Why budding authors must Know The Score

The collapse of Know The Score Books after five years and numerous worthy titles comes is a sobering moment at a difficult time for the industry.

The Warwickshire-based publisher has become known for a prolific output since it appeared in 2005.  The more outstanding among more than 80 titles include soccer manager Dave Jones's autobiography, No Smoke, No Fire and the merry tales of sports writer Christopher Davies, Behind the Back Page.

Former Daily Mirror chief football writer Harry Harris and football historian Ivan Ponting have had several books published under the Know The Score imprint.

David Tossell, whose Grovel! The Story and Legacy of the Summer of 1976 was runner-up in the Best Cricket Book category in the 2007 British Sports Book Awards, has written another cricket title, Following On: A Year with English Cricket’s Golden Boys, which was due to be published by Know The Score last week.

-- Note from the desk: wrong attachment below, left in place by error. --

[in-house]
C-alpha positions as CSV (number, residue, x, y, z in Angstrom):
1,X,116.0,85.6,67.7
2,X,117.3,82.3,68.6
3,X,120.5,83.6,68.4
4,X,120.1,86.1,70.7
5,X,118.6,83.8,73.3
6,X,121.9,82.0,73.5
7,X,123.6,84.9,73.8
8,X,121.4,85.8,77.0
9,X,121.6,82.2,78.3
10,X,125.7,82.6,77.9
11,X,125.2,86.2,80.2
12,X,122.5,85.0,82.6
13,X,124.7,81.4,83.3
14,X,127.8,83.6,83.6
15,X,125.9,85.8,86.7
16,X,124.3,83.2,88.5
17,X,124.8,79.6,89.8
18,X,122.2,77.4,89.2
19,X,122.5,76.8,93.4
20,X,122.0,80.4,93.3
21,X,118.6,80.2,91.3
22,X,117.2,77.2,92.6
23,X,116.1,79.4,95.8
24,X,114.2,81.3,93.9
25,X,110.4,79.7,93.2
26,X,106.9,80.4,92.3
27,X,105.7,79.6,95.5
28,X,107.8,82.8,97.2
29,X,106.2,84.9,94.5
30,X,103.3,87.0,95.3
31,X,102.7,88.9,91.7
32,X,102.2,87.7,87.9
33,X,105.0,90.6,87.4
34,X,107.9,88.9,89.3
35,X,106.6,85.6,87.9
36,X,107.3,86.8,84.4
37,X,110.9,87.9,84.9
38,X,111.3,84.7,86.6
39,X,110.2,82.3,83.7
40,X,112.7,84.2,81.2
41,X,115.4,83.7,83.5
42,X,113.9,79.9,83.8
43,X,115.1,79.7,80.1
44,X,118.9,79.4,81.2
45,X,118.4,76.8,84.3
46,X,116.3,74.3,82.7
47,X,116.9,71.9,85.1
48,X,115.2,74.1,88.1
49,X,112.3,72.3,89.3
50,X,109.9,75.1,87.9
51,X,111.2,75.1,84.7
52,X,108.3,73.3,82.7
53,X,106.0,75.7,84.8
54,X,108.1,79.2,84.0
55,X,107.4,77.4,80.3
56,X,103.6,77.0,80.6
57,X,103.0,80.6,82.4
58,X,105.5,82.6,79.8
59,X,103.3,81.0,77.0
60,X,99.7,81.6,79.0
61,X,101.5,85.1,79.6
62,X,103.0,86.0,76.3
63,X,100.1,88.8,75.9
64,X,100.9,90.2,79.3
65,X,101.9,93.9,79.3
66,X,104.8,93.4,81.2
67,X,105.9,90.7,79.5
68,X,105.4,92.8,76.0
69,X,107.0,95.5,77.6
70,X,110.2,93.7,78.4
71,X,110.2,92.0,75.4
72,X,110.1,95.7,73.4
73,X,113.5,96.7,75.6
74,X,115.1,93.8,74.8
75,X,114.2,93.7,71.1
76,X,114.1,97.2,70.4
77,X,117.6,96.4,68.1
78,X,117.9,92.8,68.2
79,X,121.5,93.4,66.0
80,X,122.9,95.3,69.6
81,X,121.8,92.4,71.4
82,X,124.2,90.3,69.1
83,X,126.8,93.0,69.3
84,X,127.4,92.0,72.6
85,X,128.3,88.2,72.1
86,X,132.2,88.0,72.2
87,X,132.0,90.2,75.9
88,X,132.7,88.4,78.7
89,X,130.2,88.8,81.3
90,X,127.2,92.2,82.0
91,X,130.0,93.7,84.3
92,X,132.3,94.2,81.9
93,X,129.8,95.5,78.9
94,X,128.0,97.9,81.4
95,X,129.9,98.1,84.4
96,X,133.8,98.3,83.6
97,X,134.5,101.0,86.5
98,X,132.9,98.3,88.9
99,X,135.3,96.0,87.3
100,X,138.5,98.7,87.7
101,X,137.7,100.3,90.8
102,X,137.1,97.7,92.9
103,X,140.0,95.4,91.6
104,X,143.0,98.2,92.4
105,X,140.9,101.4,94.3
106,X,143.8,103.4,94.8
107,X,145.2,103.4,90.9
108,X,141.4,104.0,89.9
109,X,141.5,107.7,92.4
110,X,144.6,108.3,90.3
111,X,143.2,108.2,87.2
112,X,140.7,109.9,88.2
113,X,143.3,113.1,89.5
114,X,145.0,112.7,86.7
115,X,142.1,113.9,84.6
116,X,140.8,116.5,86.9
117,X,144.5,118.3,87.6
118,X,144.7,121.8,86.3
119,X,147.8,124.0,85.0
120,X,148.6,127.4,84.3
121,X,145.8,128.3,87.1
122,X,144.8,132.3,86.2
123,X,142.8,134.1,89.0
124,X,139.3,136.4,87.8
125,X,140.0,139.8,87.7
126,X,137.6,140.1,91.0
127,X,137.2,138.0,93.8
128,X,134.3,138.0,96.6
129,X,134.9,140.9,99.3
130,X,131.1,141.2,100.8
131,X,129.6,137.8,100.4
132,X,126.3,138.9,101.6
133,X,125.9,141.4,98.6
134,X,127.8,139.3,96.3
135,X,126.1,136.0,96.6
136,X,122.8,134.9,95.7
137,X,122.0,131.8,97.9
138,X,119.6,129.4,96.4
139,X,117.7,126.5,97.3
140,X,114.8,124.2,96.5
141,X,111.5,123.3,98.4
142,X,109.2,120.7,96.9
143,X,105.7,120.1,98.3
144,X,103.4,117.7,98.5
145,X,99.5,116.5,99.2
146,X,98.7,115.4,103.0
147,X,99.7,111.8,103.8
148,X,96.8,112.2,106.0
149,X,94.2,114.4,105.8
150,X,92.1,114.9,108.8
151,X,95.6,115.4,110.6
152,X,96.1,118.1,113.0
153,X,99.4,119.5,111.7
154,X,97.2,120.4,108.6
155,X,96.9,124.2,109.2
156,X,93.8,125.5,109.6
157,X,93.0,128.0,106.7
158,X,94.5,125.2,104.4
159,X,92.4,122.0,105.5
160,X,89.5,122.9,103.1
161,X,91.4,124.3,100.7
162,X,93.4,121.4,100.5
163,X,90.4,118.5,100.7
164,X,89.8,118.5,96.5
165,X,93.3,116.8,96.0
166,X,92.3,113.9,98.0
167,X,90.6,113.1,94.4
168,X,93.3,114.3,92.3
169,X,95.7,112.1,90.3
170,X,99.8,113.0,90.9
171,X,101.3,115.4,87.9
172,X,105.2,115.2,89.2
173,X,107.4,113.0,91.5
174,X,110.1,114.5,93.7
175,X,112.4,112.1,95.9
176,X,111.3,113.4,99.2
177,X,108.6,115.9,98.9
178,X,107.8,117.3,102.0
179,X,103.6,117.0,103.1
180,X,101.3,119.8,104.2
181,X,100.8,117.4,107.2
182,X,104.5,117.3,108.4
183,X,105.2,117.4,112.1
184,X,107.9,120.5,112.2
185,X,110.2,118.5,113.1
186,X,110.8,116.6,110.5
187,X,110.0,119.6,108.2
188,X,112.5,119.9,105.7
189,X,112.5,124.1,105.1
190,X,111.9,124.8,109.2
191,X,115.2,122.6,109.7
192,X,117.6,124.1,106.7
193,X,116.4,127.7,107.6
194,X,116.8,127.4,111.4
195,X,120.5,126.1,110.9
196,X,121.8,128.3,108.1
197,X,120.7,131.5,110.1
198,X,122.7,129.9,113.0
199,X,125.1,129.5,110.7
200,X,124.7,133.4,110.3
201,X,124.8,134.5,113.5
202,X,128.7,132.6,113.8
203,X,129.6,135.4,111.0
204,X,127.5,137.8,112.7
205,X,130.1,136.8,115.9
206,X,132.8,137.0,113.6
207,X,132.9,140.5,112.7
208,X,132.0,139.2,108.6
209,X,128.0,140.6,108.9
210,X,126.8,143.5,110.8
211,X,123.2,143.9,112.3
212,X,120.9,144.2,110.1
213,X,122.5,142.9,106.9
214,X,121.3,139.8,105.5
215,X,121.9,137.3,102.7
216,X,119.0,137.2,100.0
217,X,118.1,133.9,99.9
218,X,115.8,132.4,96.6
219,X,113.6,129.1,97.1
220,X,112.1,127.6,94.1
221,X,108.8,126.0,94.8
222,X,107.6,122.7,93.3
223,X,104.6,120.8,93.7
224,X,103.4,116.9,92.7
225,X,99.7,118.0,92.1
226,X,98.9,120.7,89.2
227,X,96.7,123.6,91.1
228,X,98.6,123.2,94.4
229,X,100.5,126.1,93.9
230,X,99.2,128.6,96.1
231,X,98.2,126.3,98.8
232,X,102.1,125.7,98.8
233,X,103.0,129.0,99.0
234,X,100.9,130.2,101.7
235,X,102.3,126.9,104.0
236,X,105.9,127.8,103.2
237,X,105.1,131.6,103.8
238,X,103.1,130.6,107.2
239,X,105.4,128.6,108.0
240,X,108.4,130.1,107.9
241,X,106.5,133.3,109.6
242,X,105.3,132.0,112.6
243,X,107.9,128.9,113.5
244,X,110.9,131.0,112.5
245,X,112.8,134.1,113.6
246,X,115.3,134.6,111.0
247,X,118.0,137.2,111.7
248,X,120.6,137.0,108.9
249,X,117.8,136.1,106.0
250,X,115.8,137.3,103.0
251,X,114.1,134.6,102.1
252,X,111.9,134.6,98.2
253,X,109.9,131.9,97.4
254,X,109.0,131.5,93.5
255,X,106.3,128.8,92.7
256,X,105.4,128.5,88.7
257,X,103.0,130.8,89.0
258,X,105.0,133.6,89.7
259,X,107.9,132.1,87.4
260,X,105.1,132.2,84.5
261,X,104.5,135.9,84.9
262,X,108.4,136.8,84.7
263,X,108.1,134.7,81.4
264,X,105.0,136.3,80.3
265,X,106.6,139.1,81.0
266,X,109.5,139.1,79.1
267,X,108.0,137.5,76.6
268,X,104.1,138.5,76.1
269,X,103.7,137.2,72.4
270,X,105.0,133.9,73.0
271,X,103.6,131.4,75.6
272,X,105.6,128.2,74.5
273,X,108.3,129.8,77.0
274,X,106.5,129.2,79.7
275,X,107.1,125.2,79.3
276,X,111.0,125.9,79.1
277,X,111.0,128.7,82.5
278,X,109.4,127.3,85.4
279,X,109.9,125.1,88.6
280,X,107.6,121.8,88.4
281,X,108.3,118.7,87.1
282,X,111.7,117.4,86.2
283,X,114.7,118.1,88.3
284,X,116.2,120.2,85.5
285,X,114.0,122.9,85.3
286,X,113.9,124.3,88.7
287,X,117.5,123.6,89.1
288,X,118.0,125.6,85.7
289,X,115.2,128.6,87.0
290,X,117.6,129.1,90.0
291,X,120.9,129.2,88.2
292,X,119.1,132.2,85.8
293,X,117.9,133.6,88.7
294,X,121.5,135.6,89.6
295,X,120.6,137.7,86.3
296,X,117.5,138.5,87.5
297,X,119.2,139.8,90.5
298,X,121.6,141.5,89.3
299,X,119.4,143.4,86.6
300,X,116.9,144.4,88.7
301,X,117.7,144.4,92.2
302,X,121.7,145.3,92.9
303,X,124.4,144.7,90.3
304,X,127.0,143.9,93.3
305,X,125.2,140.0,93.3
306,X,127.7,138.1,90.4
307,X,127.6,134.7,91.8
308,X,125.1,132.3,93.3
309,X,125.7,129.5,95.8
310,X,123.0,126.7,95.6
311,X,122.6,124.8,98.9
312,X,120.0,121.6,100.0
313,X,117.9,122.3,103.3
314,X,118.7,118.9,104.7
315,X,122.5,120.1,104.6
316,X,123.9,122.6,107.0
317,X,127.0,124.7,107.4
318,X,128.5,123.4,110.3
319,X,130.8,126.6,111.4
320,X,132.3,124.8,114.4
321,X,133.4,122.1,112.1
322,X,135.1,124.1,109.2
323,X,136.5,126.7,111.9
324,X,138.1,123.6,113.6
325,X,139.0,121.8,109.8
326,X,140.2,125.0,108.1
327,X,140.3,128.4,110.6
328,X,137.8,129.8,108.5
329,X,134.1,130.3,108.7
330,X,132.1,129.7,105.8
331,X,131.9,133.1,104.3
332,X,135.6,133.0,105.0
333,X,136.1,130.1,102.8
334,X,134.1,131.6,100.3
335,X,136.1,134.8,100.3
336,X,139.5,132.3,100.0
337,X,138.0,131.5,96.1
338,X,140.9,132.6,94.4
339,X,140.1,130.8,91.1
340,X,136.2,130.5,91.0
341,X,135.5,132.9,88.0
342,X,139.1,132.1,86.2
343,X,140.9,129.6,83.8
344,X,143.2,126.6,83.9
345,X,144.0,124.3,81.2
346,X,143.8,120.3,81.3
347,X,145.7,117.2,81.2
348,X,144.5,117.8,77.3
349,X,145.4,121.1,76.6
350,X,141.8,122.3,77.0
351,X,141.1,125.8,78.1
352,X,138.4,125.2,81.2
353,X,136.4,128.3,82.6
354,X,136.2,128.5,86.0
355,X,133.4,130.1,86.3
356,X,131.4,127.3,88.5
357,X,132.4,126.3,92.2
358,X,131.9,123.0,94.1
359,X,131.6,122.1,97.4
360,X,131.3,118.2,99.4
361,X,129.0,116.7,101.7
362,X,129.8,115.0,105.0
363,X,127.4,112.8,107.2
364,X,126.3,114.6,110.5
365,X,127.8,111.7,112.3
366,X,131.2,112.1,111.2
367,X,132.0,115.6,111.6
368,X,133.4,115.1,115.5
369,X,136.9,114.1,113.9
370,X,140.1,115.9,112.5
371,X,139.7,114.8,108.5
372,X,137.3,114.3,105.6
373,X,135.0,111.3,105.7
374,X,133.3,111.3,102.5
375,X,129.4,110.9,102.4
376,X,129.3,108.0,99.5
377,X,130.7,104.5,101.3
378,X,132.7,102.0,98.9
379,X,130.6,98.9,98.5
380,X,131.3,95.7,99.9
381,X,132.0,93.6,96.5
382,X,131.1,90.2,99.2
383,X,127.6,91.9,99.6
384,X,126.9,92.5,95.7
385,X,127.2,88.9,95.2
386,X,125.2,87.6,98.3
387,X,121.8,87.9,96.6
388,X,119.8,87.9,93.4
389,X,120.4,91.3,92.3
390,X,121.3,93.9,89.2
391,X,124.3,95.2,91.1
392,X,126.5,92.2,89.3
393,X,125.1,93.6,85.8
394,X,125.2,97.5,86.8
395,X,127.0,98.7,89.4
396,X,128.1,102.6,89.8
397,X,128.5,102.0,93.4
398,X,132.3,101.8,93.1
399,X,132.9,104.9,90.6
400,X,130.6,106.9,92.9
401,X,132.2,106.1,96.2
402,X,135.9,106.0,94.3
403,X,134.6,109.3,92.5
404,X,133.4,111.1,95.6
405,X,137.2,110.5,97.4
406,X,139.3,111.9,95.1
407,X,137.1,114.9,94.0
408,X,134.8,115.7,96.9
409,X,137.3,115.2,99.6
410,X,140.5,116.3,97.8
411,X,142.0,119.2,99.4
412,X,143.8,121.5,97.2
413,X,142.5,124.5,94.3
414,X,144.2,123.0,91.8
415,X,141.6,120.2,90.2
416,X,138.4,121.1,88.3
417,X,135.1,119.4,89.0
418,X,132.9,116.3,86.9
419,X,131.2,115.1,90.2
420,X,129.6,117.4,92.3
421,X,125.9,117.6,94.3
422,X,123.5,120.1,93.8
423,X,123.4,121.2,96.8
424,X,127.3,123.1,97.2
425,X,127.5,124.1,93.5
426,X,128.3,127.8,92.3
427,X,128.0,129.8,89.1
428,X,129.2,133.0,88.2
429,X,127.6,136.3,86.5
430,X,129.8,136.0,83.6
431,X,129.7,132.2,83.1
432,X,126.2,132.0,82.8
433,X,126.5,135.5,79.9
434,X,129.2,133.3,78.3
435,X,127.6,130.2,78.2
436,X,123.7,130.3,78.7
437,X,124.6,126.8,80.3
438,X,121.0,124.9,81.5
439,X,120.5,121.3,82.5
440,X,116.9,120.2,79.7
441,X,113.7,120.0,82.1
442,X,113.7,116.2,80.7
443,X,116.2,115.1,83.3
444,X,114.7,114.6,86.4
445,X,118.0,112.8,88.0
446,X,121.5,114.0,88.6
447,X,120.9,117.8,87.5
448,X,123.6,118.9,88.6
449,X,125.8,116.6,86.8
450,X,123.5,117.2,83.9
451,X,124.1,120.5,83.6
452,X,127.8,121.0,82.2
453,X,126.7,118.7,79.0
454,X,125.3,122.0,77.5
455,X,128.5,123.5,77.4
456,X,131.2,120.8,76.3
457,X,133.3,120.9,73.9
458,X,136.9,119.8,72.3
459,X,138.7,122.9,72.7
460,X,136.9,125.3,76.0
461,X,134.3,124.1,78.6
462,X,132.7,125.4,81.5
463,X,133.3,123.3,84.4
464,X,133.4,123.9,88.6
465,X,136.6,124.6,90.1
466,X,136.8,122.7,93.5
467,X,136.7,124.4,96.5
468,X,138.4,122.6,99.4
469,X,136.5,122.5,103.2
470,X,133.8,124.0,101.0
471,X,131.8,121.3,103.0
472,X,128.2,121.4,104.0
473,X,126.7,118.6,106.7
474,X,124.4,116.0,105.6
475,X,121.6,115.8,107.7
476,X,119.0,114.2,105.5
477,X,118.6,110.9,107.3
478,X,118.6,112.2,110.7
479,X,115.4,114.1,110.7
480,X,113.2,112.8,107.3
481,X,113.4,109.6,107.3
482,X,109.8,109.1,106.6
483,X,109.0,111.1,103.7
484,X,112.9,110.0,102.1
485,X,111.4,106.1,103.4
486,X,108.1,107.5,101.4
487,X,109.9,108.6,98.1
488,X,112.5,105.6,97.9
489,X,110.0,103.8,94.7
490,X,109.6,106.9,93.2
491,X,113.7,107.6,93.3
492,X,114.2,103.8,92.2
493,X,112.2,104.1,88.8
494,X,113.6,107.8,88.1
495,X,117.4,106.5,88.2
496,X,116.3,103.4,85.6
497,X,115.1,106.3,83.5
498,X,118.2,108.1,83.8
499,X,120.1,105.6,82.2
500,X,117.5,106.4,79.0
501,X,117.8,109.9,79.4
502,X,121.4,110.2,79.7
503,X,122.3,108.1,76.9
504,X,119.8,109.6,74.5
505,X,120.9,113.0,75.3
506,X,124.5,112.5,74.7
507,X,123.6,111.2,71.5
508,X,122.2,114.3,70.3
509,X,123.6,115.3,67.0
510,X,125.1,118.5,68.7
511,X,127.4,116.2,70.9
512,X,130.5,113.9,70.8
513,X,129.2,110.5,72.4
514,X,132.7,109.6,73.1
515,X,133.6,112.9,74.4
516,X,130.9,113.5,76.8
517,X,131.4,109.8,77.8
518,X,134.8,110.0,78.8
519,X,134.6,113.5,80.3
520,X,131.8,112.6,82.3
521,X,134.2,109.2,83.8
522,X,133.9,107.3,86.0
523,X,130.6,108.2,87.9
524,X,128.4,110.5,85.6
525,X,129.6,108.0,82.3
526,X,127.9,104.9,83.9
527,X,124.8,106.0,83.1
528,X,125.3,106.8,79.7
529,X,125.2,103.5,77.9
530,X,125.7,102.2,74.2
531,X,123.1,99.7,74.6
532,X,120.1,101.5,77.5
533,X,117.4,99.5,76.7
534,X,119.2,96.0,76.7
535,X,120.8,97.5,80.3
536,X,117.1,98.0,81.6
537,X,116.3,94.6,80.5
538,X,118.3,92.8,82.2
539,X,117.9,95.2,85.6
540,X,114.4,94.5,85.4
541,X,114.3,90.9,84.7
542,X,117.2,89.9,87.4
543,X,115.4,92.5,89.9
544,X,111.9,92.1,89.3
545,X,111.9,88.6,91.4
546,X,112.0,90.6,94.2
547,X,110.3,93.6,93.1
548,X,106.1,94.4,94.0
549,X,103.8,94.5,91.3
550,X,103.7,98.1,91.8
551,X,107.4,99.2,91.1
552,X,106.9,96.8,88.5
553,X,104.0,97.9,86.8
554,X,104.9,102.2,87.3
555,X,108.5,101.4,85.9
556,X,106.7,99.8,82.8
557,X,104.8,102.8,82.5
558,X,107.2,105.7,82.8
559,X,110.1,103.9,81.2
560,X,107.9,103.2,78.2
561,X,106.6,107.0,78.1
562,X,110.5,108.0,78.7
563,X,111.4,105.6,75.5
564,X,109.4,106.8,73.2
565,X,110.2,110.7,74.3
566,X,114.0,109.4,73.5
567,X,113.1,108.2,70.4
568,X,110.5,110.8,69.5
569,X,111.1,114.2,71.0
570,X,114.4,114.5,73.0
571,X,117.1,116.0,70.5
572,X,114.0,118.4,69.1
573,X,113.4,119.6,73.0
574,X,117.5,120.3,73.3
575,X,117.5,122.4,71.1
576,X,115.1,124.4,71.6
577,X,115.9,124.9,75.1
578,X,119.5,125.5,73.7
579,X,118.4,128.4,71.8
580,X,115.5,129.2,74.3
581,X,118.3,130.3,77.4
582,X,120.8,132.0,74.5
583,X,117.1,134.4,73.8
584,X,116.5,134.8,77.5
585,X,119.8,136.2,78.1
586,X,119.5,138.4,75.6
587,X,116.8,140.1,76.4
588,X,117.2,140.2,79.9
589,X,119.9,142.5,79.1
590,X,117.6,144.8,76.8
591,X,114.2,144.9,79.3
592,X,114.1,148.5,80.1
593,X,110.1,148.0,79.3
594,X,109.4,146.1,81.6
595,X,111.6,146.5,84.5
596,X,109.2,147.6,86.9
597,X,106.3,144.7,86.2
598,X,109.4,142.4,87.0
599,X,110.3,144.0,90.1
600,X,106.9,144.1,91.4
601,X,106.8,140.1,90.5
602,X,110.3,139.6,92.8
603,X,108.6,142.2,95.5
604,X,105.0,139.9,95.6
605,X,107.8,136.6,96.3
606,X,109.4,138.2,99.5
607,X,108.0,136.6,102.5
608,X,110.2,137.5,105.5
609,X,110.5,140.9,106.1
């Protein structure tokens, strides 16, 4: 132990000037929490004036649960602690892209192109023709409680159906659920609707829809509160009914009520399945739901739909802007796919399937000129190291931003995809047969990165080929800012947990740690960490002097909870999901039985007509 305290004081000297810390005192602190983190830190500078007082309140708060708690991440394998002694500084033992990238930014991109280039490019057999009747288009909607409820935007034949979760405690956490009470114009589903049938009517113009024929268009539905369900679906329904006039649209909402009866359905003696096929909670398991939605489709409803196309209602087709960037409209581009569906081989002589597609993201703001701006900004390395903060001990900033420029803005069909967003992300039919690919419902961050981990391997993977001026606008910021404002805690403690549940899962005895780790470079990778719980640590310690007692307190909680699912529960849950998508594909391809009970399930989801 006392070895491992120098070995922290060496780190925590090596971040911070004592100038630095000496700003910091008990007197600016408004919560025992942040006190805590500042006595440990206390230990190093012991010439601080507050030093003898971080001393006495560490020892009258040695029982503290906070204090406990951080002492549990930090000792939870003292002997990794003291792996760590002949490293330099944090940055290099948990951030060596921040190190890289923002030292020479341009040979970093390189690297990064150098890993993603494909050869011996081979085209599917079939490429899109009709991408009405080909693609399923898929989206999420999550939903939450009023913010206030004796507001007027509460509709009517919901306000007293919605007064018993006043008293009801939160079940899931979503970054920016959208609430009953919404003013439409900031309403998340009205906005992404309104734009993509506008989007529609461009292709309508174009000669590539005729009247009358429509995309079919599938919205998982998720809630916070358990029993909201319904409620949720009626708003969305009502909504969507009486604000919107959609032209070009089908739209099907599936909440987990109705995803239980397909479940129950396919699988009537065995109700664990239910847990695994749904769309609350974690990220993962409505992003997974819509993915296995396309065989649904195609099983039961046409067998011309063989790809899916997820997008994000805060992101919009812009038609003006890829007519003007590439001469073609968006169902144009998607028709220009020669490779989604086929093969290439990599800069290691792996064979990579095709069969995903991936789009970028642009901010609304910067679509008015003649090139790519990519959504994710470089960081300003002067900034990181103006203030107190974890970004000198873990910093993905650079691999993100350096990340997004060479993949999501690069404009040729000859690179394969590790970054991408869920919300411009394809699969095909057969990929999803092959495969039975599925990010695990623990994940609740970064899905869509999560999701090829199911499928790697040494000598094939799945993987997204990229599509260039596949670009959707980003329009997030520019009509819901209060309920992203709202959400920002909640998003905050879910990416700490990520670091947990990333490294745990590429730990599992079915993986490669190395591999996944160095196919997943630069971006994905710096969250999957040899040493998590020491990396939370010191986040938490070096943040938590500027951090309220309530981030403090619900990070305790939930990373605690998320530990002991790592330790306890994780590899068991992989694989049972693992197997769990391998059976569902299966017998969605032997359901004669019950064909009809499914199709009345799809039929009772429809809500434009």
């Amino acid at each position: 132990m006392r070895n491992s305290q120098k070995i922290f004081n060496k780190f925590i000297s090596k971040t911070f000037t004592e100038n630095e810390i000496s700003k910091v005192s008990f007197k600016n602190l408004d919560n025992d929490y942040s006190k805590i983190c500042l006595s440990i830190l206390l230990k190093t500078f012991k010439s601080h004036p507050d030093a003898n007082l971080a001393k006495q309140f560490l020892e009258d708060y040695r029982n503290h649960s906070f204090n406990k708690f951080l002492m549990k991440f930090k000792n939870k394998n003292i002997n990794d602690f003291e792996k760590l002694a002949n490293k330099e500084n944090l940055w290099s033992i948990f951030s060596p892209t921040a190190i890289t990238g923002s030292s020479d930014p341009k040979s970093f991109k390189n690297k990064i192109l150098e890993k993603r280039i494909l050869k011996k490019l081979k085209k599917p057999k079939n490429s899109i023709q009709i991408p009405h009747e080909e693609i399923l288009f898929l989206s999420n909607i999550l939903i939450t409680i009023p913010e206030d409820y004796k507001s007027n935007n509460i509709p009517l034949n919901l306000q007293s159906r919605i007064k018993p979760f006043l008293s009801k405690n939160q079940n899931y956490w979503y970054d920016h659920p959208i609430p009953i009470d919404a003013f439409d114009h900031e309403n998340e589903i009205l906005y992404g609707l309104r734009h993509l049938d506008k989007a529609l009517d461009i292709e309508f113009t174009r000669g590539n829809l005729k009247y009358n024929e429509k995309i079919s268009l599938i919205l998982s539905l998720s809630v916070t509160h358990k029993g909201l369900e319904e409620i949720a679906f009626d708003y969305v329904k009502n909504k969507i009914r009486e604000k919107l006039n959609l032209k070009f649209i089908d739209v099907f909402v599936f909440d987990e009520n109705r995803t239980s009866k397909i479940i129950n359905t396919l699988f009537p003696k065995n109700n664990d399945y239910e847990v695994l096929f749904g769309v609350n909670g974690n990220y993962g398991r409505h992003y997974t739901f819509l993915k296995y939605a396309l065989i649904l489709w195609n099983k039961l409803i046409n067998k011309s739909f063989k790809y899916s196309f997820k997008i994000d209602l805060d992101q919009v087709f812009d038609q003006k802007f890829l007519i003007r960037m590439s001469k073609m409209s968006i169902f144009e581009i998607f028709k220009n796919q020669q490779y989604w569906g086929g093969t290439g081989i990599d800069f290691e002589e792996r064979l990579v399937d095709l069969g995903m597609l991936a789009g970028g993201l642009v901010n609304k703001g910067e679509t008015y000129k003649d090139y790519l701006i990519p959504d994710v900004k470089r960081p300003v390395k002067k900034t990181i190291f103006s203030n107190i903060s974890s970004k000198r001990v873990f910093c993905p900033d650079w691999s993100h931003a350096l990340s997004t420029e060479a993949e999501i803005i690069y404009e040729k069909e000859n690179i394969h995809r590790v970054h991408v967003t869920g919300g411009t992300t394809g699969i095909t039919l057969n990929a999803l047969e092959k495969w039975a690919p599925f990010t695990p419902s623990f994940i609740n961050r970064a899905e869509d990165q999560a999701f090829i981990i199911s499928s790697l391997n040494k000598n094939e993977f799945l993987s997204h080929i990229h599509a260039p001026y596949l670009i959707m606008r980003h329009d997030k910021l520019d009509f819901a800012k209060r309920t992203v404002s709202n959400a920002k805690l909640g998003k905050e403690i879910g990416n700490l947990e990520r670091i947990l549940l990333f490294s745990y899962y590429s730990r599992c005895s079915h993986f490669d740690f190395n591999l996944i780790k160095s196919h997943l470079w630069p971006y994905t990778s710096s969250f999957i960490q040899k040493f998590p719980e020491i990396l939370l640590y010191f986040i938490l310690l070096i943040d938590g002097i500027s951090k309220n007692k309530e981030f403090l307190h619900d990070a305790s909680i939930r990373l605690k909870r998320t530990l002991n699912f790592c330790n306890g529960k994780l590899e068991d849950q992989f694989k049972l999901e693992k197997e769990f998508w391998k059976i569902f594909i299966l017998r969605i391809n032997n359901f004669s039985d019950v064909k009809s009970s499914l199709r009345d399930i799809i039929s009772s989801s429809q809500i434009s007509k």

Know The Score has been embroiled in a number of legal disputes, with the publisher claiming some authors owe them money, with other authors inevitably left with nothing to show for their hard work.

Industry observers believe that Know The Score was guilty of over-reaching itself in the number of titles it could reasonably assume to fund at a time when the recession has been bearing down on sales numbers.

Apart from being bad news for a number of writers, the demise of Know The Score serves as a warning to budding authors about the problems of entering the market at this time.  Anyone thinking of taking the plunge might do well to refer to prolific author Norman Giller's words of advice on the Sports Journalists' Association website.

Giller, author of a staggering 84 books, spells out the steps to take and the pitfalls to avoid in Uncle Norm's 5-step guide to self-publishing.

For books by Norman Giller including Jimmy Greaves at Seventy: The Complete, Authorished Biographygo to the The Sports Bookshelf Shop.



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